The geology of the Ecuadorian Eastern Cordillera
Leaders: R.A. Spikings (U. Genève), B. Beate (DG-EPN)
Dates: September 20th to 23th, 2019
Departure: September 20th at 07:00.
Field Trip nights included: September 20th, 21th & 22th
Notes: Night of September 19th is included at the Mercure hotel (shared basis)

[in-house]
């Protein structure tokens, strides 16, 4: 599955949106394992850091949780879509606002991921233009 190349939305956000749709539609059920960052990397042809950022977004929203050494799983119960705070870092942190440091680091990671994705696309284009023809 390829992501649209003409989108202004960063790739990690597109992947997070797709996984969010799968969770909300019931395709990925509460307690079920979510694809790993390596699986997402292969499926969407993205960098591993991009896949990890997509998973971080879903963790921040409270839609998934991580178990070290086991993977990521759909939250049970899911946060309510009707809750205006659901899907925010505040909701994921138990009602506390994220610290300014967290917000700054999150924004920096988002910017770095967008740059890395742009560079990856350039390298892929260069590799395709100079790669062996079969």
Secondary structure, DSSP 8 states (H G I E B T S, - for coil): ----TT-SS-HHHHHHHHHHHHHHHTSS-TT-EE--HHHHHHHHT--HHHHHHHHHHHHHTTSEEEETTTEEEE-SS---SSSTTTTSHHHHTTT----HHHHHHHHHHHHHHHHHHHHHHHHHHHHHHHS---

The Eastern Cordillera of Ecuador is an Andean trending magmatic and metamorphic belt that exposes rocks spanning from the Palaeozoic basement to the modern active arc, and records the early disassembly of Pangaea in the Triassic, subsequent prolonged Jurassic - Early Cretaceous active margin magmatism during hyper-extension, and the collision and accretion of the Caribbean Large Igneous Province in the late Cretaceous. The field trip plans to make the following stops: (1) Ammonite bearing quartzites and slates of the Chaucha Block, which is considered to be para-autochthonous continental crust that rifted from South America during Early Cretaceous hyper-extension (stop close to the town of Alausi); (2) The Peltetec sequence, which is a tectonic melange that hosts ultra-mafic and mafic lithologies, which range in age from Neoproterozoic to Early Cretaceous, and is considered to have formed during the closure of an Early Cretaceous basin that was floored by a transitional mafic crust; (3) Tungurahua Volcano, which is part of the modern arc and has been continually erupting since 1999 until the mid-2016; (4) A west-to-east traverse across the Cordillera, where we will cross Triassic anatectites that formed during a rift-to-drift transition, and Jurassic-Early Cretaceous arc rocks that formed in a prevailing extensional setting.